NZQA is preparing to establish a specific quality assurance framework for mātauranga Māori. New Zealand is the first country in the world to establish an entire education field that formally recognises indigenous knowledge, but currently there are no formal measures in place, specific to mātauranga Māori, to support the quality assurance of mātauranga Māori courses and qualifications. Some providers have expressed concern that the generic quality assurance framework used by NZQA does not adequately take account of the specific nature of mātauranga Māori.
Daryn Bean from NZQA met with TEU’s Te Toi Ahurangi last week to explain the proposed new framework, and to encourage stakeholders to contribute their views on the framework before submissions close next week.
One of the major differences between the NZQA’s existing quality assurance framework and its proposed new mātauranga Māori quality assurance framework is that the mātauranga Māori model will be opt-in for providers rather than compulsory.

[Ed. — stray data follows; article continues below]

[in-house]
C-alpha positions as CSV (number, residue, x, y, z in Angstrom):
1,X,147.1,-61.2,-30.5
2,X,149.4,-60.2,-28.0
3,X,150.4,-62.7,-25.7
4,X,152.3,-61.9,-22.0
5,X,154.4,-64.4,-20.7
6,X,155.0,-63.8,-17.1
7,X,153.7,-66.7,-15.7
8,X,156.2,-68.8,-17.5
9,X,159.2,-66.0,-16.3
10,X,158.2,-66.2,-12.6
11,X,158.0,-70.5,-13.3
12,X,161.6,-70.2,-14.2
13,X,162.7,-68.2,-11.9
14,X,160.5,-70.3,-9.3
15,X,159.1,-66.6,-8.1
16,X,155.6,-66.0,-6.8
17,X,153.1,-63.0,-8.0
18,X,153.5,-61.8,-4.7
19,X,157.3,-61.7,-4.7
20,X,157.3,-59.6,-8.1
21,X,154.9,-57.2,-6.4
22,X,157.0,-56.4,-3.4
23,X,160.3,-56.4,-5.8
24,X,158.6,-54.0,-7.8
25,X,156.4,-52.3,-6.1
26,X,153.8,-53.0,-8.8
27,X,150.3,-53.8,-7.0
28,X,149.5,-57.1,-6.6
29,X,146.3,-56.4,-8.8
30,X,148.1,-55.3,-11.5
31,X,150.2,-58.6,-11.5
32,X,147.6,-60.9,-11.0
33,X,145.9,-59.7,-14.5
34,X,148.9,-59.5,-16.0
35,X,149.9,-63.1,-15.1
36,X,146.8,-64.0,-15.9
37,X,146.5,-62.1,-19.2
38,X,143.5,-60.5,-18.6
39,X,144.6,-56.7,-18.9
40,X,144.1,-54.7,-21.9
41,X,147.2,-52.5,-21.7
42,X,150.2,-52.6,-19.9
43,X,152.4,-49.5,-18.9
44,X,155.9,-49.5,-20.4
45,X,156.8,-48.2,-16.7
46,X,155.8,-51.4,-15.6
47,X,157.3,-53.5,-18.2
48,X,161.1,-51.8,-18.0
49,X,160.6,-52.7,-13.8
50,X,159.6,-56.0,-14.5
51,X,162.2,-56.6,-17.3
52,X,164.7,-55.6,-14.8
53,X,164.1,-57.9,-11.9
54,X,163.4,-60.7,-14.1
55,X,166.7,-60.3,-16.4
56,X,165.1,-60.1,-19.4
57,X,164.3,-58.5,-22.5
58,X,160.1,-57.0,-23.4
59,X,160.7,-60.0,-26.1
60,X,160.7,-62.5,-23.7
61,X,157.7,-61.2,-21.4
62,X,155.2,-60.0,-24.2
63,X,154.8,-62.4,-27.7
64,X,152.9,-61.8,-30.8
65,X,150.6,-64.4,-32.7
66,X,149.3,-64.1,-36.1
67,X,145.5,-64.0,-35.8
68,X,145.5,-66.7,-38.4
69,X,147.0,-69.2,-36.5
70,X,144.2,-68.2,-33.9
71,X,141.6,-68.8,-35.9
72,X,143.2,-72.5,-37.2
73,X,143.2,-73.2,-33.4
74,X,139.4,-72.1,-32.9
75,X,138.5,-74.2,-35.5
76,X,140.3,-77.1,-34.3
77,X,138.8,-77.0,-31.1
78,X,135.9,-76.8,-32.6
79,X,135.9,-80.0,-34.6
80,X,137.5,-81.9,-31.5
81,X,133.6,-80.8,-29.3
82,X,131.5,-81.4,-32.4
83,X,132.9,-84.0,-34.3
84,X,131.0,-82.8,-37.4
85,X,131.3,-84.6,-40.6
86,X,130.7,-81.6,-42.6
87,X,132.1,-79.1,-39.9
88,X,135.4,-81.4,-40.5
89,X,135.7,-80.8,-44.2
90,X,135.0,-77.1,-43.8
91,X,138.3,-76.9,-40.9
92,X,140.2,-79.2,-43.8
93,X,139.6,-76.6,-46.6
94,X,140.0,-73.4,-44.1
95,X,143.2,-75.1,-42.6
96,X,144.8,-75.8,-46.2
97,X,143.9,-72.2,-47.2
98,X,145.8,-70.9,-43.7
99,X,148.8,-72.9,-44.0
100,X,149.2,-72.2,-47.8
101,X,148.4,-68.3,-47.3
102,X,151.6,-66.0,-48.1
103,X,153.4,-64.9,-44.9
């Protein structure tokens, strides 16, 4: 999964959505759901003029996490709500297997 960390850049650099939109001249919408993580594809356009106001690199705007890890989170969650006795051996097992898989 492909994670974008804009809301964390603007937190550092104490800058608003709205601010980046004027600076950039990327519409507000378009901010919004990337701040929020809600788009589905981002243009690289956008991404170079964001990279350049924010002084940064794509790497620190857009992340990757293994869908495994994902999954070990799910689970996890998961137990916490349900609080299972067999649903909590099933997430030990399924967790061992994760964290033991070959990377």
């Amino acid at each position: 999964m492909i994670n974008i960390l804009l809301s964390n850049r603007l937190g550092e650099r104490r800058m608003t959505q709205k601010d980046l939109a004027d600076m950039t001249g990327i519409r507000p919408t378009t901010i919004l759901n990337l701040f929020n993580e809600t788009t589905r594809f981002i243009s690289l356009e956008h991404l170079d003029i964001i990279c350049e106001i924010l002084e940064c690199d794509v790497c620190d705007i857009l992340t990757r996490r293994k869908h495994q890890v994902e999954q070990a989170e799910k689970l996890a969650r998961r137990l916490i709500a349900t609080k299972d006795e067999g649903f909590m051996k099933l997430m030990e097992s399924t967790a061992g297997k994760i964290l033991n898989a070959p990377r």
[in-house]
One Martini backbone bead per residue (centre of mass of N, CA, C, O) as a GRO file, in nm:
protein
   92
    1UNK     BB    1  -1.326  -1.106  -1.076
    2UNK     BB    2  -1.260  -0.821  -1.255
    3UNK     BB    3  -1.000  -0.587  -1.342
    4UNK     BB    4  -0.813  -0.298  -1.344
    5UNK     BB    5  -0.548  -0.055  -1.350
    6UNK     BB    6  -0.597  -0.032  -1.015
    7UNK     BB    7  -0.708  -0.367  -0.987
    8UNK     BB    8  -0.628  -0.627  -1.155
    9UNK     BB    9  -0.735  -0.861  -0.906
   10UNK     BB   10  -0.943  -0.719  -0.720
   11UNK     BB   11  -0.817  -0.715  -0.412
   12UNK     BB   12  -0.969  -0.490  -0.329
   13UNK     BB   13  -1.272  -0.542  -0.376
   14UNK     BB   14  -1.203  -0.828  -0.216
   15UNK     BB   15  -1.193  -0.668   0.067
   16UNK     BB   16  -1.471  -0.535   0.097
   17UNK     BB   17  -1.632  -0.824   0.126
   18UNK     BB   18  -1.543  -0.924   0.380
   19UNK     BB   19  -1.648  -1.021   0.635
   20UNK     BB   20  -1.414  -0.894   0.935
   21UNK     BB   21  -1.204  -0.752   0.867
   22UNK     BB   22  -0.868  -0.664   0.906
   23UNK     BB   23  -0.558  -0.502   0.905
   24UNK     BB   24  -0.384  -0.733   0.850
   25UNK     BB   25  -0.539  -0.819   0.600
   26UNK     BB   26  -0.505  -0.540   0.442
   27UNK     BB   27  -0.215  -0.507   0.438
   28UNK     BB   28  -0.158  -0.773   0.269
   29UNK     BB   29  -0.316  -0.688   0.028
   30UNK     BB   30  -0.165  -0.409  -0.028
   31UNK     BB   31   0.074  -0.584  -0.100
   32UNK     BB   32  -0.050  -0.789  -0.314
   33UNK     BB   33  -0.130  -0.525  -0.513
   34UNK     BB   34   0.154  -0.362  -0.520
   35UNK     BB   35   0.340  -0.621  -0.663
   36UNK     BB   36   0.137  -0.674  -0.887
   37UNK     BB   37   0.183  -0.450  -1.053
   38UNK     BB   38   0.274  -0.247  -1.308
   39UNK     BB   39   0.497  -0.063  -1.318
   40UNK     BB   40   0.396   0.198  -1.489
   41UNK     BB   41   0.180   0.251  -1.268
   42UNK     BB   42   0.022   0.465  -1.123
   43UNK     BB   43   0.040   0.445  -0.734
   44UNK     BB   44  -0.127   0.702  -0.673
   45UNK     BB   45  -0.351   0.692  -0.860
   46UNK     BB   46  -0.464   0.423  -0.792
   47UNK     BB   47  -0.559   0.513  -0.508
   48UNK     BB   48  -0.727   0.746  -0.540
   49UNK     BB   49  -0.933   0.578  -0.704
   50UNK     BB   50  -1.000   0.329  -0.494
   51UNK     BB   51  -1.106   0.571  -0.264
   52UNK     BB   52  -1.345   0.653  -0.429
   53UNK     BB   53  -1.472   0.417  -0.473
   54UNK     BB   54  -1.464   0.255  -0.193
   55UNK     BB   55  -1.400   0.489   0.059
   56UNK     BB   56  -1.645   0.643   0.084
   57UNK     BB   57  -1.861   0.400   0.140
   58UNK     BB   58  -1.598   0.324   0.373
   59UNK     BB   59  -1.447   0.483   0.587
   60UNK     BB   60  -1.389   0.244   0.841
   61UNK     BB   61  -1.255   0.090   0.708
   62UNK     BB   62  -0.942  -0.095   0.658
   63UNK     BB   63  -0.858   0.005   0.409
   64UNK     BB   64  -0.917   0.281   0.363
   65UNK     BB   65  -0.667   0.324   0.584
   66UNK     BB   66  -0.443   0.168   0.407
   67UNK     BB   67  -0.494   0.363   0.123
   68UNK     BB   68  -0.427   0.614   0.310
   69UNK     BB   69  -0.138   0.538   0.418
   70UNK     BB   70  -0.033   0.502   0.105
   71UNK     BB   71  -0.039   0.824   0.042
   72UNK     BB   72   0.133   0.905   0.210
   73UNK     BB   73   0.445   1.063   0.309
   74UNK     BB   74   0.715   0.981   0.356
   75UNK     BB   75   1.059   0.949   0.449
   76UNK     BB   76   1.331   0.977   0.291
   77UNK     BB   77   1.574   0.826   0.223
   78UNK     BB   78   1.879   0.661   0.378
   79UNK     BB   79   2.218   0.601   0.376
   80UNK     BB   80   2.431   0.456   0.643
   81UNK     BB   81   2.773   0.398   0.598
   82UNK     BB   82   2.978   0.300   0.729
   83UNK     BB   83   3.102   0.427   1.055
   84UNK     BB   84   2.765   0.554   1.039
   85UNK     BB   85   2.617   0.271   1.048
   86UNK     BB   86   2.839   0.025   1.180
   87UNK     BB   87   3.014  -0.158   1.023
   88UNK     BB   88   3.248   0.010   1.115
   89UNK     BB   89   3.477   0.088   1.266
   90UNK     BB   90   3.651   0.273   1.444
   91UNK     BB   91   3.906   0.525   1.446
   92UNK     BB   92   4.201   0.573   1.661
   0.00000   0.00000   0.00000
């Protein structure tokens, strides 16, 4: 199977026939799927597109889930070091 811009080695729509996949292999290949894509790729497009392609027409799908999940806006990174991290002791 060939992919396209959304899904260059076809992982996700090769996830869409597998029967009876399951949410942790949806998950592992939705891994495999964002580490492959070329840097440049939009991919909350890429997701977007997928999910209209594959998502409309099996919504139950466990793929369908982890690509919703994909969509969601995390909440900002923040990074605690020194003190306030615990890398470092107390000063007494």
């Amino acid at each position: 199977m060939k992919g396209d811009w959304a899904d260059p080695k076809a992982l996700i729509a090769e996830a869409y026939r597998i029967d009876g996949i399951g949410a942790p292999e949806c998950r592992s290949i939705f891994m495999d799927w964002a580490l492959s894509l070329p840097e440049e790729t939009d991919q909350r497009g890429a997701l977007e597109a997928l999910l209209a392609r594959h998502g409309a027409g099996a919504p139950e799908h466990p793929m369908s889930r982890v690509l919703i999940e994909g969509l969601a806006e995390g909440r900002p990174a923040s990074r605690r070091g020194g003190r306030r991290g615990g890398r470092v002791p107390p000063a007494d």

The other significant difference will be that it introduces an early engagement process that aims to ensure NZQA gains an understanding of māramatanga reo, āhuatanga, and tikanga before it gazettes the criteria to apply for a Māori qual mark. Under the existing model, the criteria are gazetted right at the start of the process before NZQA engages with the applicants.
Courses or qualifications that obtain a Māori Qual Mark will be recognised as having systems and processes in place that will contribute to the achievement of quality outcomes.
Following public consultation, which ends on 14 May, the NZQA board expects to grant final approval to a mātauranga Māori quality assurance framework in June.
NZQA is currently seeking feedback on the proposal.